HORROR STORIES: On the Set of Bride of Violence
This series is a record of the wild events which took place during the filming of Bride of Violence in early 2017.
Story 1: Into the Canyon
The location chosen for our movie Bride of Violence was a canyon property thirty miles from Globe, Arizona. We scouted it twice and made what we felt were the necessary preparations for an eight day shoot.
Let me paint you a picture of this place. A bumpy mountain road leads you down, one that we were warned to have four-wheel drive vehicles for but that we had already descended and mounted with our “regular” trucks. In the canyon we were staying in a cabin. There is no electricity. There is no cell service. Everything is run off of solar and propane. We brought generators with us for additional power. The water comes straight from hoses connected to mountain springs.
Upon arrival, we discovered our location in a new state. A snowfall hit a couple days before then and the mountain road leading down to our location was covered in powder and of course beneath that, ice. My truck made it down thanks to that snow and so did a four-wheel drive Suzuki our producer Katie Hauer borrowed for the production. But in the back of our minds, we knew that sun would melt the powder and the night would freeze a new layer of ice…
The next day, we set out, Katie and I, at the break of dawn in the little Suzuki to climb this cold mountain. At the top sat our RV, where the ladies of the cast/crew were supposed to stay for the duration and where we were scheduled to receive Dania Blanco (Make-up Artist) and Mike Rea (Gaffer and AD). Katie and I will never forget that drive up.
Worried we might stall on the icy slope in that touchy stick-shift, I rode shotgun and gave pep talk, shouting over the motor: “You got this”, “More gas”, “Don’t slow down”, “Keep it up, Katie.” You see, the day before we’d gotten stuck halfway up and had help. This morning we didn’t have help. But Katie drove with confidence. Our wheels slid this way and that but we made it to the top in one piece. The sunrise was beautiful and though we couldn’t have run off the edge and plunged to our deaths, I insisted on trying to capture a picture of it, a picture which thankfully wasn’t our last.
Our team members showed up. We loaded Dania’s truck with as much as we could. I decided to ride with her in case things got rough. Katie and Mike took the lead in the Suzuki. Boy oh boy did things get rough…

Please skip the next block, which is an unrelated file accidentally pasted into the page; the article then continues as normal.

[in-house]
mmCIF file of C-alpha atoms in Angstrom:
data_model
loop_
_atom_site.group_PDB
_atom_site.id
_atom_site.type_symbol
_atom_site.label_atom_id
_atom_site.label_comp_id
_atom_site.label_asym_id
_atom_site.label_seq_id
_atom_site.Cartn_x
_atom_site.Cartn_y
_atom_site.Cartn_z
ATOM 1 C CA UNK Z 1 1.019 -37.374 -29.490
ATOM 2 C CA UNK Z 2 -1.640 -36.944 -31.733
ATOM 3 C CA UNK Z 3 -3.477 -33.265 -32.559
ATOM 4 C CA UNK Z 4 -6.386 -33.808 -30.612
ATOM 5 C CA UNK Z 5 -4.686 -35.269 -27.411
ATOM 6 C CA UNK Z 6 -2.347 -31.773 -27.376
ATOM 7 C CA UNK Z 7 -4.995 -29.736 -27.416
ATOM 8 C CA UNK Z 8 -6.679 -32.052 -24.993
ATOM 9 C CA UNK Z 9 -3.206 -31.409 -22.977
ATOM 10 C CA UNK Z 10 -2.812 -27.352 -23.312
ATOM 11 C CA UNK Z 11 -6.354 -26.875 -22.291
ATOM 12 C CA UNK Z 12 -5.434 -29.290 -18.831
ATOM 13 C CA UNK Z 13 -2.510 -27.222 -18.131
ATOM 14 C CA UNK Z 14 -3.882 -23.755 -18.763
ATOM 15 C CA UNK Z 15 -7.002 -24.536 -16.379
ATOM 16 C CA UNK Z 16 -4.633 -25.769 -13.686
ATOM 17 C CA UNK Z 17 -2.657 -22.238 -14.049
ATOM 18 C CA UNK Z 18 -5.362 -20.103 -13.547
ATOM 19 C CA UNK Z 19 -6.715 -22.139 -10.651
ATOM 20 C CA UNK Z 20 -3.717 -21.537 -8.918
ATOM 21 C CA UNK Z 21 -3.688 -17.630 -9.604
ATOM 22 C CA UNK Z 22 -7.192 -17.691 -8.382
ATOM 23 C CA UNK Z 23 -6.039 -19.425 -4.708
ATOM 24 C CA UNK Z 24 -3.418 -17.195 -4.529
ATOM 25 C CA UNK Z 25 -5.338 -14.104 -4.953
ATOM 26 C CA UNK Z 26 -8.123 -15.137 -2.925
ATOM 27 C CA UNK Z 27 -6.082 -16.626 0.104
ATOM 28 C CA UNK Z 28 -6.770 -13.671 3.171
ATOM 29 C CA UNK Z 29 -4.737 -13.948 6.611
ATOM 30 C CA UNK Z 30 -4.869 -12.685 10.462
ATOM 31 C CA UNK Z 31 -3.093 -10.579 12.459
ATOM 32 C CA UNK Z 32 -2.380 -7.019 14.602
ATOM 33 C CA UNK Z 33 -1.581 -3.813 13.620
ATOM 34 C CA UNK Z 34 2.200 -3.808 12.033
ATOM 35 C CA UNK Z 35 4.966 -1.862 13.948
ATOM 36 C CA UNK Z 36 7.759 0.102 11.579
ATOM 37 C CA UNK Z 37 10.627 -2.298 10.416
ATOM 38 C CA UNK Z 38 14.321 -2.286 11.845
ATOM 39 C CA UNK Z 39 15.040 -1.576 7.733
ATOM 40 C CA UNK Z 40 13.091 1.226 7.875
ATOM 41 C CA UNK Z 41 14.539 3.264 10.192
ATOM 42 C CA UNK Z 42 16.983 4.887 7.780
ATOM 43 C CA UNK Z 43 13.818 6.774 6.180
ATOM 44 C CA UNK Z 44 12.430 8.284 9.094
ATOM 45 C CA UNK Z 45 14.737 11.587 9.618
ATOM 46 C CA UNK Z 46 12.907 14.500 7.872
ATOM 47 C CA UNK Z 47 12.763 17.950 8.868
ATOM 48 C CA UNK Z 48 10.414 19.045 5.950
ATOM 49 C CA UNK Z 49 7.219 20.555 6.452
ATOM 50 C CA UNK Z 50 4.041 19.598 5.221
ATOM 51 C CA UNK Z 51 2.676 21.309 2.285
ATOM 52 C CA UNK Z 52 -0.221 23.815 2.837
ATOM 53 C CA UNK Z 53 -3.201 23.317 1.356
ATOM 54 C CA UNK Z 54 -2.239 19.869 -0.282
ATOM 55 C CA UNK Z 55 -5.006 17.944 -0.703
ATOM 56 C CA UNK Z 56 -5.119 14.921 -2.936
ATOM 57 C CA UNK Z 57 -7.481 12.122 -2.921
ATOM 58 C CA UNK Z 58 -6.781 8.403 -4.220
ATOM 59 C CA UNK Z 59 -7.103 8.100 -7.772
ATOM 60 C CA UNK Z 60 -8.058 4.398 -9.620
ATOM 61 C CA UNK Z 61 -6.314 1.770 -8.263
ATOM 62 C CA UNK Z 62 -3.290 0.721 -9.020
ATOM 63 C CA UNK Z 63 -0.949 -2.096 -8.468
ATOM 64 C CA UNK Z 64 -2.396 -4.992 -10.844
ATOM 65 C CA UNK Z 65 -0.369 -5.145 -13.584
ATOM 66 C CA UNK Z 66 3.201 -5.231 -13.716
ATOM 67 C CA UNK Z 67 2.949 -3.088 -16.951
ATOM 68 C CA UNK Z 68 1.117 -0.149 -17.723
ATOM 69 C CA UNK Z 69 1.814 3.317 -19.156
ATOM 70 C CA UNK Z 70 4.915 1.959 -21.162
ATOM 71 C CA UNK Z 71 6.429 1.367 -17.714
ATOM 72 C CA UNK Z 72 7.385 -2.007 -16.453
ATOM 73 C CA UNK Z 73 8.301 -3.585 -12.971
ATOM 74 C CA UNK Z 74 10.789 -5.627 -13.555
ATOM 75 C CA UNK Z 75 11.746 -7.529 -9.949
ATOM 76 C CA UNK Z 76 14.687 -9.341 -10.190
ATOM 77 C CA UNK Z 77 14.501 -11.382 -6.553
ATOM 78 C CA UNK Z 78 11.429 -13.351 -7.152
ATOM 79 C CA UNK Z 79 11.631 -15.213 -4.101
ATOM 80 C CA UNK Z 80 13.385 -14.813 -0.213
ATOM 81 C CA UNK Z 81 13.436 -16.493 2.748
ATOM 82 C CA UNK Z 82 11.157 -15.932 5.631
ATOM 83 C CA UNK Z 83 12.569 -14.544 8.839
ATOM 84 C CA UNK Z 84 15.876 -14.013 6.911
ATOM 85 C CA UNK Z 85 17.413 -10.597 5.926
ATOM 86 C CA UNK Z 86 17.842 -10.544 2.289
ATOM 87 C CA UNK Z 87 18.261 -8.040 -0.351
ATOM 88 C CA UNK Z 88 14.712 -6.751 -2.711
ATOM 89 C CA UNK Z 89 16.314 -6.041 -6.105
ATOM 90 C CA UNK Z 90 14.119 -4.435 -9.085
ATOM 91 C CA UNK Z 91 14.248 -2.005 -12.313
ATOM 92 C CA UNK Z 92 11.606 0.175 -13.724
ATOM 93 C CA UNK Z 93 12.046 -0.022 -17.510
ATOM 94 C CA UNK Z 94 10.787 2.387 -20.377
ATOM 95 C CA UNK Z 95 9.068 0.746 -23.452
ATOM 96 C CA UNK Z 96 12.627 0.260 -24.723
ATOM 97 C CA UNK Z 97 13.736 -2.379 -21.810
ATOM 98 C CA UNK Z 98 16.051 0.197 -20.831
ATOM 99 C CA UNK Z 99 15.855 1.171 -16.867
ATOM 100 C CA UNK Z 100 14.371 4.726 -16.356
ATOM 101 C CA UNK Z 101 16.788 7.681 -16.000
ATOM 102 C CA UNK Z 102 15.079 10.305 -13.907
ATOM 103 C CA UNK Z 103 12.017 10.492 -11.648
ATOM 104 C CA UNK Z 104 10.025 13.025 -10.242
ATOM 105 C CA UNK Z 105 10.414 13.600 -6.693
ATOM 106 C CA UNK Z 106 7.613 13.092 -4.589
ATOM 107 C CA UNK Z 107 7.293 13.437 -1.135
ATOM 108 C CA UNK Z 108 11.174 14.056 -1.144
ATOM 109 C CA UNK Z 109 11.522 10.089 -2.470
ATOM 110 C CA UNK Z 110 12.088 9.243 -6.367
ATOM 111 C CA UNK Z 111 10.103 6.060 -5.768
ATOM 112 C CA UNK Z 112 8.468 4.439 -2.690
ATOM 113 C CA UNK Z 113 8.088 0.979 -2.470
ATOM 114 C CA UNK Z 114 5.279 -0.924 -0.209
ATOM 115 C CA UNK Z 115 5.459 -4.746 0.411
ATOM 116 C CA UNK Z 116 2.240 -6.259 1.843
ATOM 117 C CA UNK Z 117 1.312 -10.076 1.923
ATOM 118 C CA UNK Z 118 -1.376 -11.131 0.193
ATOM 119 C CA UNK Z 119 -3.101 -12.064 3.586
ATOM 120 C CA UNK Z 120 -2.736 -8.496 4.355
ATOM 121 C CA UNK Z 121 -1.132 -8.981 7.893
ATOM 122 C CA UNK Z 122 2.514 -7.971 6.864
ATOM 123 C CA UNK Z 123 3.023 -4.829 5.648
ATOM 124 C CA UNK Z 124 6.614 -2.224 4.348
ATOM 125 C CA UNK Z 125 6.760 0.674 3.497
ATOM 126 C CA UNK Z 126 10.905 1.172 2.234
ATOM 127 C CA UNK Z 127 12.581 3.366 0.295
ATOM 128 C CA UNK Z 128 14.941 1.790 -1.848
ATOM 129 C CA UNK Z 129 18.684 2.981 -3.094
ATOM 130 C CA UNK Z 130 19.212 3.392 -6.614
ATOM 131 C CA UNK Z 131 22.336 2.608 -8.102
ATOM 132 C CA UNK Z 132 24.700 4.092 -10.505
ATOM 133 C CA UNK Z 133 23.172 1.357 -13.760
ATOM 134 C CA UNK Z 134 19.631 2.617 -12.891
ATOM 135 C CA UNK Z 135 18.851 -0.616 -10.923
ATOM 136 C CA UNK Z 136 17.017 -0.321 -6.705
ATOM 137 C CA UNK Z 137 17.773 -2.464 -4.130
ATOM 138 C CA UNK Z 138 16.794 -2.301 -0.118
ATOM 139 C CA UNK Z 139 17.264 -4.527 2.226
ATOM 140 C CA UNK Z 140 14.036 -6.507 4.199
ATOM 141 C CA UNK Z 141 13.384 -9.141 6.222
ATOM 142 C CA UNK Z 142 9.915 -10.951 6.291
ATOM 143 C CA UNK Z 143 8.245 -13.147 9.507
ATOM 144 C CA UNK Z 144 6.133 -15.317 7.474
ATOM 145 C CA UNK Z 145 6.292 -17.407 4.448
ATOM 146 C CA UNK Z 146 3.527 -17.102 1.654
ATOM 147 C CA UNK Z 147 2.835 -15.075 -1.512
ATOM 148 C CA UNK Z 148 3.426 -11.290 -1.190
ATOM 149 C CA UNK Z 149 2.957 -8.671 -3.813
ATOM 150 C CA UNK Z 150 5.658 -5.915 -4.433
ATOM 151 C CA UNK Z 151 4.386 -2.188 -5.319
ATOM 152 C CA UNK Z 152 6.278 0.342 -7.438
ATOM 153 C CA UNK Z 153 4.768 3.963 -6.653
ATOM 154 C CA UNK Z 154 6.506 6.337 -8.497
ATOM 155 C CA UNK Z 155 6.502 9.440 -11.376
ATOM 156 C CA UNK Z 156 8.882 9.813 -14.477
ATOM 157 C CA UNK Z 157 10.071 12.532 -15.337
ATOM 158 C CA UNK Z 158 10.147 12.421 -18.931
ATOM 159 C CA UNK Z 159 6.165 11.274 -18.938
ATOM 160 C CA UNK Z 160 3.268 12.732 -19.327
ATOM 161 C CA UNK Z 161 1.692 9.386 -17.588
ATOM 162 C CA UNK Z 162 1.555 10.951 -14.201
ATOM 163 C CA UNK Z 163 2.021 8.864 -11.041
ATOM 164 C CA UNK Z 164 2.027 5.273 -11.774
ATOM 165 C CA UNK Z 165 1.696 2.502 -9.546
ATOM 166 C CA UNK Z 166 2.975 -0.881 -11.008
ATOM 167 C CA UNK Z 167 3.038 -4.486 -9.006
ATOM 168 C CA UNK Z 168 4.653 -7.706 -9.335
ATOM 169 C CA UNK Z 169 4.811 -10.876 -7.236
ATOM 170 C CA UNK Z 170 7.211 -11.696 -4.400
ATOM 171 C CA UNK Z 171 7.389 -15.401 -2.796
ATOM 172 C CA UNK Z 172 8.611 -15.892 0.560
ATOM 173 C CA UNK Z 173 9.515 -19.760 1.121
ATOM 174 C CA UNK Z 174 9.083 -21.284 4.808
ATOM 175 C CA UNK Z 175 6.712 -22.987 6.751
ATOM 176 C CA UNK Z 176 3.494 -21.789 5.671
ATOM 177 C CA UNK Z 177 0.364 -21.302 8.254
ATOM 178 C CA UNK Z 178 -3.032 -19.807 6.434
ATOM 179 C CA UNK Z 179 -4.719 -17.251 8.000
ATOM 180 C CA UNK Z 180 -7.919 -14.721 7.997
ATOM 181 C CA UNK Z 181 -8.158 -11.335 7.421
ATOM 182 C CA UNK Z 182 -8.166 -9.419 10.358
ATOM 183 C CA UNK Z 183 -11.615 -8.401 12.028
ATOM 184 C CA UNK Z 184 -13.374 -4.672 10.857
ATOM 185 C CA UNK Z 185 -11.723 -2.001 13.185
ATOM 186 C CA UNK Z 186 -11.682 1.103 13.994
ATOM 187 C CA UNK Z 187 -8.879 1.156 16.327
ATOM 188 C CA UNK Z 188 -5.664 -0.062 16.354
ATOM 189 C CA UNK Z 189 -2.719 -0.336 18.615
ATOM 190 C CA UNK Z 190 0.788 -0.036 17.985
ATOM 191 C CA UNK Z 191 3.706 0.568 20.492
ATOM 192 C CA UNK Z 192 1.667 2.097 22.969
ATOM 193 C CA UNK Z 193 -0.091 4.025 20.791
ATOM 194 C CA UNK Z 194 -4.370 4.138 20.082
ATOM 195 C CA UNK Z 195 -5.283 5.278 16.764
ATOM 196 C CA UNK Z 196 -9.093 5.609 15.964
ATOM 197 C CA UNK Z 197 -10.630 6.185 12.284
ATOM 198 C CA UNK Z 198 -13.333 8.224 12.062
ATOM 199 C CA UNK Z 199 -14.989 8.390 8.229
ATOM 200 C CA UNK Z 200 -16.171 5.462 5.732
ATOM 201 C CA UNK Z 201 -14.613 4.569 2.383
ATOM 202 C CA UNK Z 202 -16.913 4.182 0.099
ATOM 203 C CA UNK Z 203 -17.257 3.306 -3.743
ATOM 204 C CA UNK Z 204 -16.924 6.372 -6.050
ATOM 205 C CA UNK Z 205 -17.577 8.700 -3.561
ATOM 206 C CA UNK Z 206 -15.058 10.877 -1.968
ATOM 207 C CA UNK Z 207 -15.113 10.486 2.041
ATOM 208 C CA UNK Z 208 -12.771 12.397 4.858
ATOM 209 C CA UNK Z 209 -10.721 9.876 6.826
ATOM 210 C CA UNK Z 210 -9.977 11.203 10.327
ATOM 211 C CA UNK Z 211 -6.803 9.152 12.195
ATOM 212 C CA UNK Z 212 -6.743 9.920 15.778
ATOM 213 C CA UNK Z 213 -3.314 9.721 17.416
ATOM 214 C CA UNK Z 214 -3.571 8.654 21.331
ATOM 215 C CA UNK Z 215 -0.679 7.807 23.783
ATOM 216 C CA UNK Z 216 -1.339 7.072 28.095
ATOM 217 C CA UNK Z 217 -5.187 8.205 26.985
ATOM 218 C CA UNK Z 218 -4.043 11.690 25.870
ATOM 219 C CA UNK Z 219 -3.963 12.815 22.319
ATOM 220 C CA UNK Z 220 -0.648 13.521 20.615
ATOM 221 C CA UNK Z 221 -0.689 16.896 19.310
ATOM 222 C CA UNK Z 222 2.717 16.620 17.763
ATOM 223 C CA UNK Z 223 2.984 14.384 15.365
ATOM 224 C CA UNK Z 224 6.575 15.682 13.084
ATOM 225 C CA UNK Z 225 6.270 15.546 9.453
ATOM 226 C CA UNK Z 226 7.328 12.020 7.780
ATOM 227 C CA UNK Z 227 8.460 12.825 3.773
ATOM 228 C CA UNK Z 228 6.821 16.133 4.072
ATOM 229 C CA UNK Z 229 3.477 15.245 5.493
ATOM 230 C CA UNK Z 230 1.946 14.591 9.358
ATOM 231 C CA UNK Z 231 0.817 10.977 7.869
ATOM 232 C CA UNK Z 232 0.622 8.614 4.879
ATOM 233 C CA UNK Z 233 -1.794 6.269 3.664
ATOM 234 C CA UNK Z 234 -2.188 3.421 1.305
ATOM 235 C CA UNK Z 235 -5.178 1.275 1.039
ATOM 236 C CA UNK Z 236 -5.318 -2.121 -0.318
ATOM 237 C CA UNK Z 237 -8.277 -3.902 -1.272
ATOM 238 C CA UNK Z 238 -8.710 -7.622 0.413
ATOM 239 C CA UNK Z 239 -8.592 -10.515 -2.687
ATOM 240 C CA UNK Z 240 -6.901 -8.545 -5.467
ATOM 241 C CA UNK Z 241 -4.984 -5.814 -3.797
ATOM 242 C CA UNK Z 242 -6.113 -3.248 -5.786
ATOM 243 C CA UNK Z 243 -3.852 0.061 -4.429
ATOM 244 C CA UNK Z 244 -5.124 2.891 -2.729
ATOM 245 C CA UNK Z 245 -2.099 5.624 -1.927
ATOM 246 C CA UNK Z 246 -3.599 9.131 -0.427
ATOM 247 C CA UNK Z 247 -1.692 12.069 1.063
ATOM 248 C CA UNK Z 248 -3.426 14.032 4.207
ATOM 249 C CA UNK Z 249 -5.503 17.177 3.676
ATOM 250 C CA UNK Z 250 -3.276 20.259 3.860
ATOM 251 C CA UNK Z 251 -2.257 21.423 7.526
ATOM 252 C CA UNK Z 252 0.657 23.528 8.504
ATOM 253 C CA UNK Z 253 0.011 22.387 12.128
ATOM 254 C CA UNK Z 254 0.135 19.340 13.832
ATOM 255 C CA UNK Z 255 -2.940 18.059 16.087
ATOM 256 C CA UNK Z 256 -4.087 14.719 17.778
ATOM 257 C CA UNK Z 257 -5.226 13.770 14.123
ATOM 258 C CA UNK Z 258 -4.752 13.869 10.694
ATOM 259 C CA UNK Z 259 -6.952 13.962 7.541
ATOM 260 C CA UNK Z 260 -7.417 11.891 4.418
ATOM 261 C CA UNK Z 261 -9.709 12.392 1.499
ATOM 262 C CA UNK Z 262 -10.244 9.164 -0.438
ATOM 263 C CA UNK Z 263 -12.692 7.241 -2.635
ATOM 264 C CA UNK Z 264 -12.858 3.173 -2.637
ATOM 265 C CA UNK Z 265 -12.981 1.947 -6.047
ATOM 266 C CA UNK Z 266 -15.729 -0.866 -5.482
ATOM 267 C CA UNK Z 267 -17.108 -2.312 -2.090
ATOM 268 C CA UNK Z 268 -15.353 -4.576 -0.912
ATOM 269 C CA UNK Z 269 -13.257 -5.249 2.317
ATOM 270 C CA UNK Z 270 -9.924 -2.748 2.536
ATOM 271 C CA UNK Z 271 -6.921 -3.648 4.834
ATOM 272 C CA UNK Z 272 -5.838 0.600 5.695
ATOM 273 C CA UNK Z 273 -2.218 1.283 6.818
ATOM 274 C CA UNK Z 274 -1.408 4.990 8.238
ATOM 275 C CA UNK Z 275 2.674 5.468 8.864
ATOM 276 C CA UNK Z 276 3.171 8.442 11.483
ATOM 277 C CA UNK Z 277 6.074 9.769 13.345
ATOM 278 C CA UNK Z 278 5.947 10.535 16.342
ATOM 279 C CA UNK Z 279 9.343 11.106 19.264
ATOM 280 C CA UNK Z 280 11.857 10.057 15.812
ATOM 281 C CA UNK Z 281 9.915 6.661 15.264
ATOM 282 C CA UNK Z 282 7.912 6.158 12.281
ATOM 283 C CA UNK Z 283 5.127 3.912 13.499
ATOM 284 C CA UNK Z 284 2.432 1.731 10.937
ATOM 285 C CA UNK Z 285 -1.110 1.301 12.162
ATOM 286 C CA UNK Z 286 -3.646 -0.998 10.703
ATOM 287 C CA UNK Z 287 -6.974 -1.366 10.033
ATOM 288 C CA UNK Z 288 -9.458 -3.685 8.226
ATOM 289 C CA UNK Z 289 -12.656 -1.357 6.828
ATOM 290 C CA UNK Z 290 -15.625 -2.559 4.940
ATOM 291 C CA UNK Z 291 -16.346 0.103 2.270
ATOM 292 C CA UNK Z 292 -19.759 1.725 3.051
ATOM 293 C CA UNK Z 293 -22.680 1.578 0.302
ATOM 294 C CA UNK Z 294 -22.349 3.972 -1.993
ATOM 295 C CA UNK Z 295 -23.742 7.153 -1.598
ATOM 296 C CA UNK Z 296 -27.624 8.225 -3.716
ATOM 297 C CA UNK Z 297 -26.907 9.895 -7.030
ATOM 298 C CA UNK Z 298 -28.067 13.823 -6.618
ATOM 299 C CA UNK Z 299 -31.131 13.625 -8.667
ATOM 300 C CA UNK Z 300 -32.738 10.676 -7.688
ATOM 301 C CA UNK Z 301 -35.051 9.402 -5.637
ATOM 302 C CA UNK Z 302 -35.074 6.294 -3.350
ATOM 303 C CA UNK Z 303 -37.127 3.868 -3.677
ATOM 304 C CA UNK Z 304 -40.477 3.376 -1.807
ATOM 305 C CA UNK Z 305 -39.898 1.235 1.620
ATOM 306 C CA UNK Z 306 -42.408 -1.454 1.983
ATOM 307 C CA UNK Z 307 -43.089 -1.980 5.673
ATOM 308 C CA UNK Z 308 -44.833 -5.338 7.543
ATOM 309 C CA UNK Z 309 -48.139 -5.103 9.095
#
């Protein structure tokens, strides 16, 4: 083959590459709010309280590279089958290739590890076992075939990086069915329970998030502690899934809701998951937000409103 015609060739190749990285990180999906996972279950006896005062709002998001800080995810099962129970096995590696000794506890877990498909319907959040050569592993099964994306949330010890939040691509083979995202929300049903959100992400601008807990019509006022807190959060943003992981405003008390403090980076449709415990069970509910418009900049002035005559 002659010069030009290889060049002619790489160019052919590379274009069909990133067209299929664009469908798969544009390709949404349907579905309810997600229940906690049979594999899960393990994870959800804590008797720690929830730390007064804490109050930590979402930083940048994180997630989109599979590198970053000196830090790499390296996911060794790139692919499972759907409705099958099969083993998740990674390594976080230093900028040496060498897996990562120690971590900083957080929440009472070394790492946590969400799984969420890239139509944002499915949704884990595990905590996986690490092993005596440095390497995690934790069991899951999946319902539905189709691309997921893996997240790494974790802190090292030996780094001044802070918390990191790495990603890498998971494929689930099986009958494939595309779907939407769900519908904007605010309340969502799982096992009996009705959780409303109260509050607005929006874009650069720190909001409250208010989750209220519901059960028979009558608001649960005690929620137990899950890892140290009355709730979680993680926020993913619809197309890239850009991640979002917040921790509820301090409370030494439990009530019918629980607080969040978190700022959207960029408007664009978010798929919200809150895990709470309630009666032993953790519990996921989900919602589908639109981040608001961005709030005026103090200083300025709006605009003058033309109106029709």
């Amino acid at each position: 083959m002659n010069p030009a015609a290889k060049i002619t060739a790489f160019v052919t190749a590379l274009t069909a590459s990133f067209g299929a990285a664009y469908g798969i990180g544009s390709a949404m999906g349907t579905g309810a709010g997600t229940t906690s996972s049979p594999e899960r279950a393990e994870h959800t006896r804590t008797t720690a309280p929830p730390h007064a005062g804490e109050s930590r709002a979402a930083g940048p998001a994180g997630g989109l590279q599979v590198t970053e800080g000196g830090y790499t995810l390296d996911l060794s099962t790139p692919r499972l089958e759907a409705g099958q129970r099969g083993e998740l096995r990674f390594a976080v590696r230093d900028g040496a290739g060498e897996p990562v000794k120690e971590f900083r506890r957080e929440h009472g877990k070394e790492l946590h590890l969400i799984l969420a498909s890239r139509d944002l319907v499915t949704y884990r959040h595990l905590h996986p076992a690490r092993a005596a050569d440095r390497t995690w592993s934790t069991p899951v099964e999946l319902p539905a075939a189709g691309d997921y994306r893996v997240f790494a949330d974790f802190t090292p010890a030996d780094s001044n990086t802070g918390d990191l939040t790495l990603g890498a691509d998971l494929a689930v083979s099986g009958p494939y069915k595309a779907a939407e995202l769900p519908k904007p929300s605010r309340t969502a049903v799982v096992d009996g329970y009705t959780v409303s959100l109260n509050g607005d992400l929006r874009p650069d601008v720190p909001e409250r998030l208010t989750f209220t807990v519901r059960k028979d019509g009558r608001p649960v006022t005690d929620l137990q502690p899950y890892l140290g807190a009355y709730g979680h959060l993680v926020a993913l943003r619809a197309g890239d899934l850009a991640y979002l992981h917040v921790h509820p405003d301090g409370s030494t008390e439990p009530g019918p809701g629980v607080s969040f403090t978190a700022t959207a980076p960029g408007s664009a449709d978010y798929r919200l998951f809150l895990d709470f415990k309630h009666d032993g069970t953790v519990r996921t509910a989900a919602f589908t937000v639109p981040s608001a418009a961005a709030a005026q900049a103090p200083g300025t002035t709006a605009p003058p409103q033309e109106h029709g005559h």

Not far down we started to slide and I mean really slide. Dania put the emergency brake on and we thankfully came to a stop. The Suzuki was too far ahead of us to see that we were in trouble. I knew Katie and Mike would get to the cabin and then know after a while that we needed help, come back up to our rescue. But… I wasn’t ready to give up. Dania let the brakes off and we slid again and again stopped.
Now there are two sides to this road: one leads to a small ditch with water and rocks running through it. The other leads down the mountain (a.k.a. death Thelma and Louise style). I got out of the truck and stood on the side leading off the ridge. Again I encouraged Dania to let off the brakes, thinking that perhaps I could aim the vehicle with my weight back in the right direction. We slid. We stopped. Dania’s face showed true fear. I asked if she had any control of the truck. She said, “No.” We sat there, friends and partners in a desperate situation, trying to decide what to do.
The stubbornness to get the truck down without help fled me and I decided to hike down to find the others, while Dania stayed with the truck (rocks under the tires of course). Thankfully Katie and Mike did just as we predicted. The Suzuki met me halfway down the mountain. We brainstormed for a few minutes what to do. What followed was one of the craziest experiences of my life.
I may get things out of order because the following events took place over the next couple hours: